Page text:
Abstract and Keywords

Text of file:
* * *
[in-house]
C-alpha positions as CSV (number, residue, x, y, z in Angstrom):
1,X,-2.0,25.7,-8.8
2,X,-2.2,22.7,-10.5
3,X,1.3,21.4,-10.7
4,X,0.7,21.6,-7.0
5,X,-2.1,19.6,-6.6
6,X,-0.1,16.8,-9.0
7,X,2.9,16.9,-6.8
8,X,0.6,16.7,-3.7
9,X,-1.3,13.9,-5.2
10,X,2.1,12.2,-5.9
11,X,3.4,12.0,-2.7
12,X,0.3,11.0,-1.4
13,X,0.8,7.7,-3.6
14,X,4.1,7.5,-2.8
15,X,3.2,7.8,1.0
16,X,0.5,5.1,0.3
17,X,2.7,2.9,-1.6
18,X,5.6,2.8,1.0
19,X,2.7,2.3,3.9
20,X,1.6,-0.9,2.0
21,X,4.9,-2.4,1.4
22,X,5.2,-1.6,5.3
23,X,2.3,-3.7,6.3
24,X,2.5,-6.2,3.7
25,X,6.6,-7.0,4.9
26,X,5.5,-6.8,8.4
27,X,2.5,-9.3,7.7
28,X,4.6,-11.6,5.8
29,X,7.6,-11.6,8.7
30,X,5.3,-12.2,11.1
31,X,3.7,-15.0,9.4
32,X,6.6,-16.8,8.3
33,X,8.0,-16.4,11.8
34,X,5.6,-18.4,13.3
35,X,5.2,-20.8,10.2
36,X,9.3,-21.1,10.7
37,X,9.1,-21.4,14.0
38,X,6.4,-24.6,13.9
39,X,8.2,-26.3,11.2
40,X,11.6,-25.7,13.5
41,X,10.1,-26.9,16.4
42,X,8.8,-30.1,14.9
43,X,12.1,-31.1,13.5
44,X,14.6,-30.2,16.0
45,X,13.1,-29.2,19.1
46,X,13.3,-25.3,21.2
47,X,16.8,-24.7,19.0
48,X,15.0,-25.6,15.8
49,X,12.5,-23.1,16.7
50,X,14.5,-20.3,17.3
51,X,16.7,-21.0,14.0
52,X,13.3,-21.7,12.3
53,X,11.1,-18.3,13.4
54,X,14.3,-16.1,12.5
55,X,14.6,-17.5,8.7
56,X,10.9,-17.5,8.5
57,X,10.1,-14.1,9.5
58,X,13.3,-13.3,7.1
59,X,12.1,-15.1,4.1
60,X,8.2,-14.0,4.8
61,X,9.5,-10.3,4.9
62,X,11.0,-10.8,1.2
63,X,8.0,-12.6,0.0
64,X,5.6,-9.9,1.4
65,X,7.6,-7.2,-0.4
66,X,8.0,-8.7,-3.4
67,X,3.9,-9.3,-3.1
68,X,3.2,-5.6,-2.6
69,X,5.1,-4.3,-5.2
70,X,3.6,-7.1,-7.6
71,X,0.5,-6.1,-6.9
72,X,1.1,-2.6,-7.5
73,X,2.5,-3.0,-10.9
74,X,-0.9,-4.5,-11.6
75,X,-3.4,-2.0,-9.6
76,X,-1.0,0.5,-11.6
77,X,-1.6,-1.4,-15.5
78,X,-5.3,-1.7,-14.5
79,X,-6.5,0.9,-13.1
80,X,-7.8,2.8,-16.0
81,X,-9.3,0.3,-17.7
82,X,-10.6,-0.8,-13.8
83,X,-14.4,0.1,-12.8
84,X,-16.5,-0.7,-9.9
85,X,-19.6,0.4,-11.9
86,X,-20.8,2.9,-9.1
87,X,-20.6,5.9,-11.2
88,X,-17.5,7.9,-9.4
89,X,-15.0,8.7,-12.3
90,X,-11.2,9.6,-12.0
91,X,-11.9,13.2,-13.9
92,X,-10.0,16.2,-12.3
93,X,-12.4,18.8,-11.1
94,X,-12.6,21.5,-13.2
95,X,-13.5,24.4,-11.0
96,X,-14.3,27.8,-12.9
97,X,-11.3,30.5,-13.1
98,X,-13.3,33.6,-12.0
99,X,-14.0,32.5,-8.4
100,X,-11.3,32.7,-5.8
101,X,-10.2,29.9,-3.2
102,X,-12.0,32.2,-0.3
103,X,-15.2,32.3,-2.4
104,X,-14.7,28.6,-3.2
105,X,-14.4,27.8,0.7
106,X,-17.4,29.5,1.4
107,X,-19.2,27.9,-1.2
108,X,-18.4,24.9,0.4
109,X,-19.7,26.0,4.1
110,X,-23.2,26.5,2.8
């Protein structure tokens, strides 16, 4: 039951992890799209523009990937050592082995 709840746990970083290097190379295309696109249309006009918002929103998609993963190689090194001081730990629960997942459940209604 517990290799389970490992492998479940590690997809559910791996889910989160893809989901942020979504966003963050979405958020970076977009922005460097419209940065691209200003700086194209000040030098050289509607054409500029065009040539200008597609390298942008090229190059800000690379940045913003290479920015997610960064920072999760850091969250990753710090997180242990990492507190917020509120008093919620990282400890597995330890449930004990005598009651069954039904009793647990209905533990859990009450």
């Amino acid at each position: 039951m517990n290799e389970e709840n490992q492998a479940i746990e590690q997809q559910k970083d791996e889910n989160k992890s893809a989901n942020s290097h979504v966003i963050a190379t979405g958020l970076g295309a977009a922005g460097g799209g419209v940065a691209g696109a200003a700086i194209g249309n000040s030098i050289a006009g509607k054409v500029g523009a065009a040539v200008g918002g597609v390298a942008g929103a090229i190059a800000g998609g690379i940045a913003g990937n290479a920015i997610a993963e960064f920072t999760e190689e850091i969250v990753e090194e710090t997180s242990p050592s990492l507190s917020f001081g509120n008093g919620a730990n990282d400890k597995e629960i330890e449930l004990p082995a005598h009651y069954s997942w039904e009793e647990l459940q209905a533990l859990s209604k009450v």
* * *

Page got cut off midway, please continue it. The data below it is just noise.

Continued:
This chapter explores the evolution of concepts and definitions relating to criminal organization since 1750. Terms such as the “underworld,” “organized crime,” and “professional crime” have increasingly become part of the criminal justice lexicon in the modern period. However, while there has been a strong tradition of criminological and sociological investigation into the structures and hierarchies of syndicated crime and street gangs in the first half of the twentieth century, much of this work has been dominated and implicitly shaped by North American contexts. The hidden nature of such criminal activity means that most attention has been paid to those offenders whose recidivism and notoriety brought them into public disrepute. Thus, historians’ investigations into organized crime have been characteristically limited. This chapter provides a broader overview of the historical chronologies and geographies of the “underworld” and explores the key historical studies into the organization of crime in the modern period.
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